Monday, December 17, 2007

Half of Food in Developed World Goes Wasted: Problem to Solve, Entrepreneurial Opportunity to Seize

Yesterday, the BBC World Service broadcast a debate on food productivity. It was mentioned that 25-30% of food fit for human consumption in developed countries is thrown away. Some data for the UK indicate the figure is one third, for the US maybe one half. One fellow-blogger has even dedicated a site to this issue. This is really appalling given how many people starve in this world. (Picture from Wasted Food.)

But certainly a clever enterpreneur could seize on this opportunity - transforming this incredible amount of waste into something both socially useful, and profitable. Maybe he could make an agreement with restaurants and supermarkets to collect their waste and then agree with a biomass producer to transform it into biomass. Or with a hygienist he could separate what is still fit for animal consumption and make that part of the waste into animal feed. Something could be made into fertilizer.

Who comes up with the best entrepreneurial plan on how to put this waste into use, gets a present from me! Send your ideas to or post them below as comments, with an address where I can reach you.

Saturday, December 15, 2007

New Successful Start Up: Etsy

Although the Getcrafty website was launched in 1998, it wasn't until Robert Kalin was involved in 2004 that the online sale of handmade products became a true commercial venture - and a very successful one indeed. The Etsy company was born.

Today, Etsy brings together 70,000 sellers of handmade products such as whistles, porcelain bowls or candle holders. It has about 50 employees, and last November alone it increased sales by 43%, selling 300,000 items for a total value of $4,300,000.

You can read the whole story on the International Herald Tribune's website.

Thursday, December 13, 2007

Entrepreneurship Growing in India, but...

A piece in the latest issue of the Economist makes an overview of the growing phenomenon of entrepreneurship in India. It reports the growth in the field, yet mentions several caveats. First, the judicial system is not as mature as in Silicon Valley, where the term sheets used are taken from. Second, knowledge of how to run a new business, e.g. on the financial side, is still lagging. And third, internet penetration is low, albeit growing (some say not fast enough, though), limiting the possibilities of internet start-ups.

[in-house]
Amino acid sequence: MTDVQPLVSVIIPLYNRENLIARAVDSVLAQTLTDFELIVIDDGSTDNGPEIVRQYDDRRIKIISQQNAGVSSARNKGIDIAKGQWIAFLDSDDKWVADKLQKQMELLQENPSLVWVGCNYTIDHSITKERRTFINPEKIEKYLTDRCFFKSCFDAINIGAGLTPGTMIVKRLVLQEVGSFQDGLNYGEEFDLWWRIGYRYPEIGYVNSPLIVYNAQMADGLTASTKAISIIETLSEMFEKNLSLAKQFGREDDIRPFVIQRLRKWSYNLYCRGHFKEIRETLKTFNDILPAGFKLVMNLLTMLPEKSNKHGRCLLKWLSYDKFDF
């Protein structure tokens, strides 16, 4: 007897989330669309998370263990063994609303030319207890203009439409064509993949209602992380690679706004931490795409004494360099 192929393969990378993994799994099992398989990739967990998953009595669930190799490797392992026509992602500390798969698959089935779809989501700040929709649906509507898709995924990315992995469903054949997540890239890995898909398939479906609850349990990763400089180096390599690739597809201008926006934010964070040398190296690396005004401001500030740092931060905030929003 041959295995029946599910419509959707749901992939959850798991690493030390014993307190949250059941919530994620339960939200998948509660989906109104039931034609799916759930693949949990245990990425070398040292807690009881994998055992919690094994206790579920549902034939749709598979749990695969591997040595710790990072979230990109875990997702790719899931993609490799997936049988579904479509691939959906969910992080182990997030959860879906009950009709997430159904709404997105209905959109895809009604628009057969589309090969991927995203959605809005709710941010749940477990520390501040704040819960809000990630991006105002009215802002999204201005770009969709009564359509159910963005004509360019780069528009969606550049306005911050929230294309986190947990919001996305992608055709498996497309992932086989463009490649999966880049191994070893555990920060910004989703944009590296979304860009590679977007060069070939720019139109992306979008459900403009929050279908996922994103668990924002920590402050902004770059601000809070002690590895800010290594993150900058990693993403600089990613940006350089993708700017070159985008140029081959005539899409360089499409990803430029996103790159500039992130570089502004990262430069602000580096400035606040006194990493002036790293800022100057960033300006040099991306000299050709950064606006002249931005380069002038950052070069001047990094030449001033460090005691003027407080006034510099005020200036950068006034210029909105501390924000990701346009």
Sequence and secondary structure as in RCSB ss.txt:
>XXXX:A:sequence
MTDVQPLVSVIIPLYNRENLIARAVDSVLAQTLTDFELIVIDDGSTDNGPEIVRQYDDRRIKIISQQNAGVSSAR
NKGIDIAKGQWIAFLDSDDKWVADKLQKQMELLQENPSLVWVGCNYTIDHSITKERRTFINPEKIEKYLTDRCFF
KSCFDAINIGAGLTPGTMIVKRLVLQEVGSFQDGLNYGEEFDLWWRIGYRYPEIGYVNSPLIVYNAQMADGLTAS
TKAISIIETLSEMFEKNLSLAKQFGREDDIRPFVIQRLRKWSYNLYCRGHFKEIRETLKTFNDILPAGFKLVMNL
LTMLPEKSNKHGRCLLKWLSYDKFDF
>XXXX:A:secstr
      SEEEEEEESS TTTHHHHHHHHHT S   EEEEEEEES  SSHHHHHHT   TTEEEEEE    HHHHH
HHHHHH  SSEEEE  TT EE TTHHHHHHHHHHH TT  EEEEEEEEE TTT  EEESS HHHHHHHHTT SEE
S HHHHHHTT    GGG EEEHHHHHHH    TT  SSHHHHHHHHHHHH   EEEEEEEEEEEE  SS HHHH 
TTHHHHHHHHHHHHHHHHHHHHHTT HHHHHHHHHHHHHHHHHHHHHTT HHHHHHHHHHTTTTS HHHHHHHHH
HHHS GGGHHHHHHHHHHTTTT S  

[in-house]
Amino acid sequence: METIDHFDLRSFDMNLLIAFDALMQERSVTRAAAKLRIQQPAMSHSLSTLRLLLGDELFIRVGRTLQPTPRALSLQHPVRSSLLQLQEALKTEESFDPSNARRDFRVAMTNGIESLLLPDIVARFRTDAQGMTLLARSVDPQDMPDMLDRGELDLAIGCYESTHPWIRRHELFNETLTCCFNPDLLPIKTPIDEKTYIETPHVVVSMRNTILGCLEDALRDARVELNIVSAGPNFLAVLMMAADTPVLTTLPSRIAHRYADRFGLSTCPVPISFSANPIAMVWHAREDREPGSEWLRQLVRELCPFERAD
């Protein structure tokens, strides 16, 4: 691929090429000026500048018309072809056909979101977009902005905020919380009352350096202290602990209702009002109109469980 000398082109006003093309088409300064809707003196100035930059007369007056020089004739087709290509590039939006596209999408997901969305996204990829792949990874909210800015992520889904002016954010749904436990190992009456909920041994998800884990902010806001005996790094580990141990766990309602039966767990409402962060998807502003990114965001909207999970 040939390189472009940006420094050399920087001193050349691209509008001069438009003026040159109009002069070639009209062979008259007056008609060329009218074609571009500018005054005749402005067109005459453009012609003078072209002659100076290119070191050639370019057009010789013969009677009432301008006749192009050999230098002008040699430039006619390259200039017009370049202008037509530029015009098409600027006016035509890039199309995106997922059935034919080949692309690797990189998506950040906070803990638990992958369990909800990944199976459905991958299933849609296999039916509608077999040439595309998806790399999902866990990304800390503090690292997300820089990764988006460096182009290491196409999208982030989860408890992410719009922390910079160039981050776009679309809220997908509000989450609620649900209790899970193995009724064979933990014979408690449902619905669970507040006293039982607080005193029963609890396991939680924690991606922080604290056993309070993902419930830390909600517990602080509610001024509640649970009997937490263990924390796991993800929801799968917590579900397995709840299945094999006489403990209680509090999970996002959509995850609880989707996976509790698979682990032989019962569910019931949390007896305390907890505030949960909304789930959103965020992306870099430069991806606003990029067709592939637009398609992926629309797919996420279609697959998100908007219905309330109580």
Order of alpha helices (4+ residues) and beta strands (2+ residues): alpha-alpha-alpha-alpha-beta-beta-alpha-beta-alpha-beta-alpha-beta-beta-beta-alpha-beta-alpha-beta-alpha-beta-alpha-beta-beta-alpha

But the biggest obstacle to an entrepreneurial boom, says the Economist, is that "[m]ost people prefer a safe job at one of the big services firms." This reminds of the Czech landscape, as was mentioned on But no challenge is to be left unchallenged...

Tuesday, December 11, 2007

AIA at the Nation-Wide Meeting of Local Government Representatives

Today, in the somptuous hall of South Moravia Region's council hall, the Angel Investor Association spoke at the Country-wide Meeting of Local Government Representatives held in Brno and organized by Regionpartner. Present were several mayors, town parliament members and other dignitaries. Among the speakers were, besides AIA's Michal Kohoutek, Mr Ponikelský of the National Academy of Regional Management, Mrs Ostruhová, director of the Ministry of Interior Department of Supervision on Public Administration, and Mr Andrýsek of QCM, s.r.o.

The need was stressed for a synergy between public and private initiatives such as AIA's, to promote the growth of entrepreneurship and SME's. The aim of AIA's presentation was to educate public sector representatives on angel start up capital and on its role in fostering grassroots business life.

Thursday, December 6, 2007

Lay Back and Let the Machine Innovate for You

Do you know how "long-life USB memory sticks, superfast racing-yacht keels, ultra-high bandwidth optical fibres, improved cochlear implants and a cancer-biopsy analyser that matches a human pathologist's tumour-spotting skills" were all invented? The answer is: by a machine. Or rather, to be more precise, by a program called "an evolutionary algorithm", as reported in the Economist's latest Technology Quarterly. The idea is Darwinian: you program a computer to try as many variations on a theme until it spots the most useful and inventive one and "selects" it.

The funniest part of the article comes at the end:

"[Dr Koza's] team at Stanford developed a Wi-Fi antenna for a client who did not want to pay a patent-licence fee to Cisco Systems. The team fed the algorithm as much data as they could from the Cisco patent and told the software to design around it. It succeeded in doing so. The result is a design that does not infringe Cisco's patent—and is more efficient to boot. A century and a half after Darwin suggested natural selection as the mechanism of evolution, engineers have proved him right once again."